For people who don't qualify for Medicaid, the House bill would raise health-care costs by reducing tax credits that help low income people pay for premiums and out-of-pocket costs; would allow states to take away protections for pre-existing conditions; and cut taxes by more than $600 billion over 10 years, mostly for the top 1 percent of income earners.

The detailed CBPP report, which offers state-level details on many measures, found that in at least eight expansion states, including Kentucky, more than one-third of expansion enrollees live in rural areas.

Gov. Matt Bevin has said Kentucky can't afford to pay for its expansion population and has applied for a waiver that would let the state charge small, income-based premiums and would require "able-bodied" recipients to either work, volunteer or take job training, among other things. These changes are expected to make the state's Medicaid rolls have 86,000 fewer people in five years than they would otherwise. The waiver is expected to be approved in June and to go into effect Jan. 1.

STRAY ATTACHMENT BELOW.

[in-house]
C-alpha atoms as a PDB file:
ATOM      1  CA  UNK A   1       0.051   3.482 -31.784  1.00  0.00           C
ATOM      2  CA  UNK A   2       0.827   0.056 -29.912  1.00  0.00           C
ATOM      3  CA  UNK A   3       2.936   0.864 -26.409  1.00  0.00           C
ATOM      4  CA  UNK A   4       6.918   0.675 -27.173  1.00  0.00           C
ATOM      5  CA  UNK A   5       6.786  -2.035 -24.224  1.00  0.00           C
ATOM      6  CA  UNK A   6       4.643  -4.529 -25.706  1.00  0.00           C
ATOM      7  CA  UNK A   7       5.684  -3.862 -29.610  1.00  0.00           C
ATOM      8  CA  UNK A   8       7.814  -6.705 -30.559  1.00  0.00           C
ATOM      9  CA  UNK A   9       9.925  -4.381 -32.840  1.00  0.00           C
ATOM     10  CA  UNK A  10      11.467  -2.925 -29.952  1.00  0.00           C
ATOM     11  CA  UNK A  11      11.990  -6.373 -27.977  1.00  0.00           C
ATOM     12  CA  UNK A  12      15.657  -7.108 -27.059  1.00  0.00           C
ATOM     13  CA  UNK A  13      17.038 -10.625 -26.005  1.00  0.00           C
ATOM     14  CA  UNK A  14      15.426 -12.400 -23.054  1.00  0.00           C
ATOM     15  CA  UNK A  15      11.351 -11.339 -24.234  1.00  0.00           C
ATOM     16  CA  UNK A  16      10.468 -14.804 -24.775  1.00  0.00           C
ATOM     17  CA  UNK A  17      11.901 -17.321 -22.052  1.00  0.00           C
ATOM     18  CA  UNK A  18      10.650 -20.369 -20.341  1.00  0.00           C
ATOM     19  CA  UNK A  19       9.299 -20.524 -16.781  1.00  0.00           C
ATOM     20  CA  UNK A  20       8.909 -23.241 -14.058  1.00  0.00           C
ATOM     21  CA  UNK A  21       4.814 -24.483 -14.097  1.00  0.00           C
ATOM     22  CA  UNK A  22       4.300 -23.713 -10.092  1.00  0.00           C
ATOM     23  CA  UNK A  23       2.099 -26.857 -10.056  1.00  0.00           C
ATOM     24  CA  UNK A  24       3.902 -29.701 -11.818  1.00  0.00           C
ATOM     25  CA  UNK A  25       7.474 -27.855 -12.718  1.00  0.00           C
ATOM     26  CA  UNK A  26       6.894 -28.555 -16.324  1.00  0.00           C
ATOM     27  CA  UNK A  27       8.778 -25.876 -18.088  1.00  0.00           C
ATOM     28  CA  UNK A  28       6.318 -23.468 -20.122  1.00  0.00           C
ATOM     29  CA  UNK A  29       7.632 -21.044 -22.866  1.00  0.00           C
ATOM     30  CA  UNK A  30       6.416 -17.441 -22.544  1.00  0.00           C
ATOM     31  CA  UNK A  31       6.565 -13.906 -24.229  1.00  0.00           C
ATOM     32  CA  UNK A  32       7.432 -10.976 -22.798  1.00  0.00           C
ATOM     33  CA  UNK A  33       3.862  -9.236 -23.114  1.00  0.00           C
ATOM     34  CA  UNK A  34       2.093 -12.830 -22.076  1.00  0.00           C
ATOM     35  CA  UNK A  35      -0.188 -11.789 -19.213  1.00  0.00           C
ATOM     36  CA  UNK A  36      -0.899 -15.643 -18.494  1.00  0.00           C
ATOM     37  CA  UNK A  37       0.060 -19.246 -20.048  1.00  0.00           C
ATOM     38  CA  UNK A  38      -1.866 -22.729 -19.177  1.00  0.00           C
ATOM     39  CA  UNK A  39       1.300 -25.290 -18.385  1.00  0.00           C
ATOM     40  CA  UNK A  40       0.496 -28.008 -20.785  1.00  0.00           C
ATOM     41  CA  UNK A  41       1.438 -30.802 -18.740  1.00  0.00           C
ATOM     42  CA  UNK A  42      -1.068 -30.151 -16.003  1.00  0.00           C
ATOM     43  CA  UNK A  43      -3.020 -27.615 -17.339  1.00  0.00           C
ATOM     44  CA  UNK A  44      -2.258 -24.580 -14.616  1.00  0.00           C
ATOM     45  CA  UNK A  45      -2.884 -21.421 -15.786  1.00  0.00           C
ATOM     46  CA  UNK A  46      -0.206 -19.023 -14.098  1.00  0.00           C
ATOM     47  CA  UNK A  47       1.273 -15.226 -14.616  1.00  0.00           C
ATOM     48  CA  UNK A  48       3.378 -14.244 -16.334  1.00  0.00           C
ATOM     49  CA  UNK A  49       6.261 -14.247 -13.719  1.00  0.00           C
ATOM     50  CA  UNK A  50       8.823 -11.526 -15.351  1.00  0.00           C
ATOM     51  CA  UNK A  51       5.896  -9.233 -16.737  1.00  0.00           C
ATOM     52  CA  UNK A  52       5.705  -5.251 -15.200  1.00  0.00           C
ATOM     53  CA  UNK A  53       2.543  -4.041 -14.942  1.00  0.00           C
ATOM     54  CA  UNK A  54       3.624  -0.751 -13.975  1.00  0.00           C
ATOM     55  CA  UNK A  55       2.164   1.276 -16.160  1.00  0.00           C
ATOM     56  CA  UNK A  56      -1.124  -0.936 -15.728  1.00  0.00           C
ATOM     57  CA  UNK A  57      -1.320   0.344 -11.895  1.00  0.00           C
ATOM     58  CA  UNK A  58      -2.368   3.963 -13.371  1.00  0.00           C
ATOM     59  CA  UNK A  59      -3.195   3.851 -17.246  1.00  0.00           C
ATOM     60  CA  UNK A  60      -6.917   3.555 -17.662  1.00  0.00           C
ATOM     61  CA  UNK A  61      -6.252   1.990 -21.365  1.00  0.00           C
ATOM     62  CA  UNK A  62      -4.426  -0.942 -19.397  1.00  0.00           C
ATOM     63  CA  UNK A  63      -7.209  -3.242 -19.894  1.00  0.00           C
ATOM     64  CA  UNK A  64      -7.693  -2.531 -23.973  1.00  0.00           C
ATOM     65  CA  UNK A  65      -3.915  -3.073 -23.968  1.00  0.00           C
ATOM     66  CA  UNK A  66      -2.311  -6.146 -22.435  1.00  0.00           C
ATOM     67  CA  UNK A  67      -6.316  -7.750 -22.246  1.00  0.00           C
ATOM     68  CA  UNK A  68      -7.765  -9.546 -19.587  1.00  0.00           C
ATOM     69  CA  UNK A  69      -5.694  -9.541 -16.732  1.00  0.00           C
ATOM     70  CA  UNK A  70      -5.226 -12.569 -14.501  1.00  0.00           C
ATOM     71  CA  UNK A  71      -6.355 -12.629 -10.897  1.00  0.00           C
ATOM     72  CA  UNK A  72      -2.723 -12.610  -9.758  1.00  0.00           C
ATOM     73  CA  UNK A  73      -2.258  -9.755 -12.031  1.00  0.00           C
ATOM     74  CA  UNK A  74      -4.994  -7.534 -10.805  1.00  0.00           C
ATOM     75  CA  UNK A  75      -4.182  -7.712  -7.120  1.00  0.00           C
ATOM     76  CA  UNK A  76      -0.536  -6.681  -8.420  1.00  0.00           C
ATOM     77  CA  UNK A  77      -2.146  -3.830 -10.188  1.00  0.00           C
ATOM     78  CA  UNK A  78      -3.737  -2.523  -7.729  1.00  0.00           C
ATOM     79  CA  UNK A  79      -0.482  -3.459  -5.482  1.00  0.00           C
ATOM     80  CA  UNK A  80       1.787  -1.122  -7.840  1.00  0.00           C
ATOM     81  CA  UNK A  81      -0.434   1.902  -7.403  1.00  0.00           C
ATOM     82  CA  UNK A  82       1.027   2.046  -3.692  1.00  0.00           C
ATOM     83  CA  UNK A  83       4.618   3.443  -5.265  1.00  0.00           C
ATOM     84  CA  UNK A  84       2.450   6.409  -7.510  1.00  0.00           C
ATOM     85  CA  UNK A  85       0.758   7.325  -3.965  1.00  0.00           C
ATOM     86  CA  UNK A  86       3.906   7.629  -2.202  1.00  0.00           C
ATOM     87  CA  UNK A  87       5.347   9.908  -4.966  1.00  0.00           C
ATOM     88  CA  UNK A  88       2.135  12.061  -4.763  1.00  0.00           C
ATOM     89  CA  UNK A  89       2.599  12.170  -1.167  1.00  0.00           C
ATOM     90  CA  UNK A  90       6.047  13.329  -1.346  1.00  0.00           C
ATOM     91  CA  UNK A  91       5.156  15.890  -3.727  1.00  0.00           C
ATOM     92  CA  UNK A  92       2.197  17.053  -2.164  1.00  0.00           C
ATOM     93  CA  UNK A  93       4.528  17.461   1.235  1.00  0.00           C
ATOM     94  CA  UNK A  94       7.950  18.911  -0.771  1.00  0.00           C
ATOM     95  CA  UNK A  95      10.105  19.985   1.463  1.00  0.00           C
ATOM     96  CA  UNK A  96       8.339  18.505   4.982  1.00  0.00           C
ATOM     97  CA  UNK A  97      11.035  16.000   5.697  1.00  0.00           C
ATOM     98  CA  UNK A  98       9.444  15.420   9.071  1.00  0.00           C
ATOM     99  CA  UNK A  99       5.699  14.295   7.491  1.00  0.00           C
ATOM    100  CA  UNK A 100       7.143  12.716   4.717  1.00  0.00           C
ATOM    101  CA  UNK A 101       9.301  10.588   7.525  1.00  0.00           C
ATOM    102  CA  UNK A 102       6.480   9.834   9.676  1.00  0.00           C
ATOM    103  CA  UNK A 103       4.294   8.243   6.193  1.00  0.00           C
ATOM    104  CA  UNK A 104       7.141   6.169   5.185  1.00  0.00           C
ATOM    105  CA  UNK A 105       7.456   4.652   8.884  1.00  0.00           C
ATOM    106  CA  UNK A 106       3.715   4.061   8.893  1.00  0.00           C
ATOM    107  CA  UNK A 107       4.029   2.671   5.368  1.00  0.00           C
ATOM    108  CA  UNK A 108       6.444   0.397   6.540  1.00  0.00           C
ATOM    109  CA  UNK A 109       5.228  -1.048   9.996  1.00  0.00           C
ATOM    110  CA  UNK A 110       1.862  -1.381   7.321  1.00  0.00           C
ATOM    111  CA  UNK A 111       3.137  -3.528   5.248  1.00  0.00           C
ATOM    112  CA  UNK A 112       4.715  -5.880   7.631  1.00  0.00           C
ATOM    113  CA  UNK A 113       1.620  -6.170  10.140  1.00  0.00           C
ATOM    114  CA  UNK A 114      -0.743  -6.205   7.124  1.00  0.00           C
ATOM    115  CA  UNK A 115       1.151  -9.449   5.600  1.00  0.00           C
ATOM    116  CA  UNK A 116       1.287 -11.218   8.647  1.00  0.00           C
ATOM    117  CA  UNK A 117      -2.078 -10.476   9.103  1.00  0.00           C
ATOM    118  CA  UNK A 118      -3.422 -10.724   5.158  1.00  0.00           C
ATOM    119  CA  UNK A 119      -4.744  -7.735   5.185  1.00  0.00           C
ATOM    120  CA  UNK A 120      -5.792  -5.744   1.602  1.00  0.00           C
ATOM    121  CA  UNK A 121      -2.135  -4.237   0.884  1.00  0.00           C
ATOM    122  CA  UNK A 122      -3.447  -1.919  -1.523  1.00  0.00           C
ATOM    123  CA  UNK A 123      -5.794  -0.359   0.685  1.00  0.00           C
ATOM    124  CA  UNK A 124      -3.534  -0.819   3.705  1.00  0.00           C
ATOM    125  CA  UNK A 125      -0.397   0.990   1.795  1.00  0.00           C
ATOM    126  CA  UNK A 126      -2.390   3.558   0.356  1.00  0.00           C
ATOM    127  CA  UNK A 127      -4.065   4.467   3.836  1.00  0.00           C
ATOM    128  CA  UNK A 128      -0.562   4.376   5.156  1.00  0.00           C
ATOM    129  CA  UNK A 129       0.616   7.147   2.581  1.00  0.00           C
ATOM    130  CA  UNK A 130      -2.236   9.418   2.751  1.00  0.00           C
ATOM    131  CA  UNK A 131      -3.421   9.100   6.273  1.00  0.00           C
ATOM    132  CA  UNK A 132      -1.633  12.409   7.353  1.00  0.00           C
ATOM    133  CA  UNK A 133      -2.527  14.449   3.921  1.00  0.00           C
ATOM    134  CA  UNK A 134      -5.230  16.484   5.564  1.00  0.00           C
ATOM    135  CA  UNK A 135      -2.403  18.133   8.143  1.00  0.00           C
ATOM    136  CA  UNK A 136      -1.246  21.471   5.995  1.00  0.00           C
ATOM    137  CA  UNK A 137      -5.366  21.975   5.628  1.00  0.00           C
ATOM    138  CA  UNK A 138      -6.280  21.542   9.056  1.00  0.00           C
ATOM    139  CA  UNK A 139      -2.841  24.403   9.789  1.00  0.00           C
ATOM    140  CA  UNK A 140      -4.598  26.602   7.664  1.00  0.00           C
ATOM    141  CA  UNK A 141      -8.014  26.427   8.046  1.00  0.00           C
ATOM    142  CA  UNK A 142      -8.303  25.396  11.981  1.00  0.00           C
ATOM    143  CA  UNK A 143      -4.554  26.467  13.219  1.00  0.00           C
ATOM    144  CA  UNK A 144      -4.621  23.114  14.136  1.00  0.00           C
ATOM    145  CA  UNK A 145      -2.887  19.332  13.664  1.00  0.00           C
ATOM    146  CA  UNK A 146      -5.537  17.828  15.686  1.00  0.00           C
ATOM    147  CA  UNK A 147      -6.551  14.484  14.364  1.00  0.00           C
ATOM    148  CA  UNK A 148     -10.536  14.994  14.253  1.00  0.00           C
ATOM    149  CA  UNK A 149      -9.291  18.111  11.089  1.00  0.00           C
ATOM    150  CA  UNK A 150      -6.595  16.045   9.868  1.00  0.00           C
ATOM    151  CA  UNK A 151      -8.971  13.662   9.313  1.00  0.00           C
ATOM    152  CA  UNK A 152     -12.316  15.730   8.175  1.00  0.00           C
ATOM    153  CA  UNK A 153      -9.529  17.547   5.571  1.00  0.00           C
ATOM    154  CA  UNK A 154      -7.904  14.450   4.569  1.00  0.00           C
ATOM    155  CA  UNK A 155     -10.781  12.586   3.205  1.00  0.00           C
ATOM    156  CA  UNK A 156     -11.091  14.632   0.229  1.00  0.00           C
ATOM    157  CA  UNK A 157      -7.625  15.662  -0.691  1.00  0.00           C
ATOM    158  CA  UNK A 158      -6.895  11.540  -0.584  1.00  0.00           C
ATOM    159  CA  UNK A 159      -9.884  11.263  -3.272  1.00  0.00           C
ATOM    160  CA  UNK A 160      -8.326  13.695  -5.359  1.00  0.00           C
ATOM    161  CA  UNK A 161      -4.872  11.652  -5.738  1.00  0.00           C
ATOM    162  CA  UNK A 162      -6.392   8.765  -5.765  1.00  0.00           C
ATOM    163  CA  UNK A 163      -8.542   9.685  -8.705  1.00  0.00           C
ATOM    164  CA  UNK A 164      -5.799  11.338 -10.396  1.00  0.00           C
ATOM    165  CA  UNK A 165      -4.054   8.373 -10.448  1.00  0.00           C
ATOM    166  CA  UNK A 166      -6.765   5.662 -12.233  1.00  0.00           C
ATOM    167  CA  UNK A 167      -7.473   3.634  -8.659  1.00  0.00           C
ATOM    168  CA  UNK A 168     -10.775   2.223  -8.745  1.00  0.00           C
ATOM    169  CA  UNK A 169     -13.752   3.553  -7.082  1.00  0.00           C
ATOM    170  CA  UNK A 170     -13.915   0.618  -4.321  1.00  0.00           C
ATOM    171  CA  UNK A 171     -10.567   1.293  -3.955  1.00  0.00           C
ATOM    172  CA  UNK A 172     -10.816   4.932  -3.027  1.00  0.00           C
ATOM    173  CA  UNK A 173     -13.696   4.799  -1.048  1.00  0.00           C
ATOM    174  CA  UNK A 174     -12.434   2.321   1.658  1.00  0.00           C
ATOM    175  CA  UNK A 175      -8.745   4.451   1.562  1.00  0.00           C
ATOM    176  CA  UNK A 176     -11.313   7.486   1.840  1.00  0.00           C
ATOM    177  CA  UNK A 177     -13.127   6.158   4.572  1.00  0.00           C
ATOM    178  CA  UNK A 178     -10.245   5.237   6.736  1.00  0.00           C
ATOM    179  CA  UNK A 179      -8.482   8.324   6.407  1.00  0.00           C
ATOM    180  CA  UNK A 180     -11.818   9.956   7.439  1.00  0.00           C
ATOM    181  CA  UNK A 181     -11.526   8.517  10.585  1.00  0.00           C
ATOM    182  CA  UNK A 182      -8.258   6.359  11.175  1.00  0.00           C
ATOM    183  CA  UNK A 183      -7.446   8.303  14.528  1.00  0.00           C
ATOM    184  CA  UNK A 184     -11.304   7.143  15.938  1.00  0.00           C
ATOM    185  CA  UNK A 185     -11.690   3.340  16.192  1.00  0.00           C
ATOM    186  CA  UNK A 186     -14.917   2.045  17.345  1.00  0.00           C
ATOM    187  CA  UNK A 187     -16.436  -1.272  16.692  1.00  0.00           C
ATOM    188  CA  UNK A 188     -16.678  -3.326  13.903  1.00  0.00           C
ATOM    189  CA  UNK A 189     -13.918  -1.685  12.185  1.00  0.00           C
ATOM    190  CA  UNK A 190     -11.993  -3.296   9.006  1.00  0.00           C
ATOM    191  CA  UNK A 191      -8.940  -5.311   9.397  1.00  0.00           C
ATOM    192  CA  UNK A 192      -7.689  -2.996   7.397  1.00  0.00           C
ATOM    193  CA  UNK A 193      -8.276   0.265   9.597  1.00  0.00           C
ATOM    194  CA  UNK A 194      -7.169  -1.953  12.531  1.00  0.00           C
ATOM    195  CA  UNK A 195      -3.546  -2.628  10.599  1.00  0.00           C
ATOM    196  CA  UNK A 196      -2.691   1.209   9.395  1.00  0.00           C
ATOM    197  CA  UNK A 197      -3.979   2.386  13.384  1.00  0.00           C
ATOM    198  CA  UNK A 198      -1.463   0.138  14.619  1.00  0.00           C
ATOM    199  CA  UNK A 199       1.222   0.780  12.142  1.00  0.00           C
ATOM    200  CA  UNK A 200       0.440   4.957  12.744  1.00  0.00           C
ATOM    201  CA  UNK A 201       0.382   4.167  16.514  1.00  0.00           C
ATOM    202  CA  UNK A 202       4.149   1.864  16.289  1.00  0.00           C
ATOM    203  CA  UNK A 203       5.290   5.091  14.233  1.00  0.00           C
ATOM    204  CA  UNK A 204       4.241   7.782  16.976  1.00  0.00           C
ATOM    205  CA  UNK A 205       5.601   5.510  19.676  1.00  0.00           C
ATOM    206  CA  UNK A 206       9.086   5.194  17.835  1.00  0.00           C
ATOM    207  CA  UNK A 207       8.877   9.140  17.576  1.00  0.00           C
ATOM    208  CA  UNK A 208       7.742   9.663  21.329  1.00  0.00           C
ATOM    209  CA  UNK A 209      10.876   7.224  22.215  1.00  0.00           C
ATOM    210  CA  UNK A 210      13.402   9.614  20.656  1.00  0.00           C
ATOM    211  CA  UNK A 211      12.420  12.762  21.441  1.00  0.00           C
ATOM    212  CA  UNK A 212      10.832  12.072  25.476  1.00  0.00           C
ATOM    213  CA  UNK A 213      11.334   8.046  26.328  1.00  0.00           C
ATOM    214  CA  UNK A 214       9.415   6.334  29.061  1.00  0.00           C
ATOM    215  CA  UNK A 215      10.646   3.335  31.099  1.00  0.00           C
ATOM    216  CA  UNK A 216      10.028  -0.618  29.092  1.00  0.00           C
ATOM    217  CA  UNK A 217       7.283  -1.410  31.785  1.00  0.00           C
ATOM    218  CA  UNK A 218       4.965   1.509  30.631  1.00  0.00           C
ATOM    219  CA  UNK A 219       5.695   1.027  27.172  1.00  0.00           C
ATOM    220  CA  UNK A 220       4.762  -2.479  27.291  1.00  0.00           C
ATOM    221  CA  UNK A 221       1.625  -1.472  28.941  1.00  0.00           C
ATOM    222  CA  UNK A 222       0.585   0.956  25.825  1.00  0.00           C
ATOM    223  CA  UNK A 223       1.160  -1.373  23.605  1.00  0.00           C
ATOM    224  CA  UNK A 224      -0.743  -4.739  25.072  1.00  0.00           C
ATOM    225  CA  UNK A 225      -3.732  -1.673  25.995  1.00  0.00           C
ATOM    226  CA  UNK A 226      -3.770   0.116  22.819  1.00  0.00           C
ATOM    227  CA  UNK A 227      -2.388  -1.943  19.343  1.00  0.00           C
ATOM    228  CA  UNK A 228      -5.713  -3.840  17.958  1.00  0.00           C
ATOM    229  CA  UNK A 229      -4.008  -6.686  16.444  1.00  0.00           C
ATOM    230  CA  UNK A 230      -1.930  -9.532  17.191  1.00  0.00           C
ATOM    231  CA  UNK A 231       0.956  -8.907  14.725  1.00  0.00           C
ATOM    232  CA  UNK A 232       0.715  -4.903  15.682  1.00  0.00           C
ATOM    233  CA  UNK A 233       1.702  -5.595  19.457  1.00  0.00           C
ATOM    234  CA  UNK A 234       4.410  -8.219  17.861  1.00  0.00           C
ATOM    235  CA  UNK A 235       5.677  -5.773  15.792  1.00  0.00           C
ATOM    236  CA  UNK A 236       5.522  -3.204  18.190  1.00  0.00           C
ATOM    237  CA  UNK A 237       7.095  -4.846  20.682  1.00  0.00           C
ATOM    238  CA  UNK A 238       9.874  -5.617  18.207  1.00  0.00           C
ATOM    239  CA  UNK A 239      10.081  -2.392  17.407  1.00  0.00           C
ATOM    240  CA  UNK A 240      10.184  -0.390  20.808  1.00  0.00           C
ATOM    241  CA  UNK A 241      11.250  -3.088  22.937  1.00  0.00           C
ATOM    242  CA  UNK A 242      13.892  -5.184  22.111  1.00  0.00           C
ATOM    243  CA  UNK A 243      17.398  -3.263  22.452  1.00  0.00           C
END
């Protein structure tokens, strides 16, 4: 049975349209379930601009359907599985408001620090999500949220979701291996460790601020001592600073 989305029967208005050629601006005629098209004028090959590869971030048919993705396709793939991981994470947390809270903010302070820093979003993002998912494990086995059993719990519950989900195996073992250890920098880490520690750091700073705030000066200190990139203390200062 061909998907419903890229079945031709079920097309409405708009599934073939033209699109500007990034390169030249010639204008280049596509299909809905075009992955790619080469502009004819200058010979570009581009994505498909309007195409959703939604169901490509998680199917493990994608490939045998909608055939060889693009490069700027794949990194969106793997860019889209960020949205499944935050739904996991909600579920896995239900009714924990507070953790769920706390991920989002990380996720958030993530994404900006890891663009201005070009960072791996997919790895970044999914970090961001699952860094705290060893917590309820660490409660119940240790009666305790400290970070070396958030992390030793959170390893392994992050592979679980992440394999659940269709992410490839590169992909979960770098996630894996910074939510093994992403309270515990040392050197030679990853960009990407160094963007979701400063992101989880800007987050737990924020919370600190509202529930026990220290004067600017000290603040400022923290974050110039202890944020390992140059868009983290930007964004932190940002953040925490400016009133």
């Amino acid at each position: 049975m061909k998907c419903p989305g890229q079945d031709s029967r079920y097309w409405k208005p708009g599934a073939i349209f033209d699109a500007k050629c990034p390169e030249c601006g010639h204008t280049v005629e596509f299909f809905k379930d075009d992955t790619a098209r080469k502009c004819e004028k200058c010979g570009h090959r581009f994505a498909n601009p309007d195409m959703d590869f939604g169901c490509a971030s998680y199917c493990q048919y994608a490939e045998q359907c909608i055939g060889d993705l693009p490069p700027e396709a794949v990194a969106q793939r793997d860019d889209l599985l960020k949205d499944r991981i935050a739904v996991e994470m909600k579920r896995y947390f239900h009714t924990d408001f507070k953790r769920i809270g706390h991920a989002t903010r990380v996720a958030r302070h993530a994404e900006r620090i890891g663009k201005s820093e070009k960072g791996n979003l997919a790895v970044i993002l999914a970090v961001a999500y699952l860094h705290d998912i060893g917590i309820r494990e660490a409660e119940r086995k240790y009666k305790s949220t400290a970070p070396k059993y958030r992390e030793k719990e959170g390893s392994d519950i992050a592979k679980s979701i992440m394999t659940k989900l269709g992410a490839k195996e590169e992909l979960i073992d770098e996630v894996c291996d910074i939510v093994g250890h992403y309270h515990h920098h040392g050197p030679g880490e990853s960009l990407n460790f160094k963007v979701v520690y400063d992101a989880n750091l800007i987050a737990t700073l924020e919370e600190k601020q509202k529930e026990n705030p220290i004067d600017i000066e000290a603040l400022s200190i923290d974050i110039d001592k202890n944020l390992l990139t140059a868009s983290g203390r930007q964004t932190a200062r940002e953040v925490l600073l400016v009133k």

The report notes that states that expanded Medicaid had the largest drops in rural people without health coverage, from 16 percent in 2013 to 9 percent in 2015. In non-expansion states, the uninsured rate dropped from 19 percent to 15 percent in 2015. Kentucky's uninsured rate dropped to 7.5 percent from 20.4 percent.

"While those numbers may seem abstract, they have tangible impacts on access to care, on health and to financial security," Mary Wakefield, former acting deputy secretary for the U.S. Department of Health and Human Services, said. For example, she said the rural states of Kentucky and Arkansas, which expanded Medicaid, saw a "one-third increase in the share of low-income adults getting regular check-ups and a two-thirds decrease in the share depending on the emergency room for care."

The report adds, "In Kentucky, state data show tens of thousands of low-income individuals have received cholesterol, diabetes and cancer screenings, and preventive dental services," as a result of expanding Medicaid.

Wakefield said Medicaid expansion has reduced people's risk of medical bankruptcy, improved treatment access for people with substance use disorders and dramatically decreased uncompensated care in rural hospitals.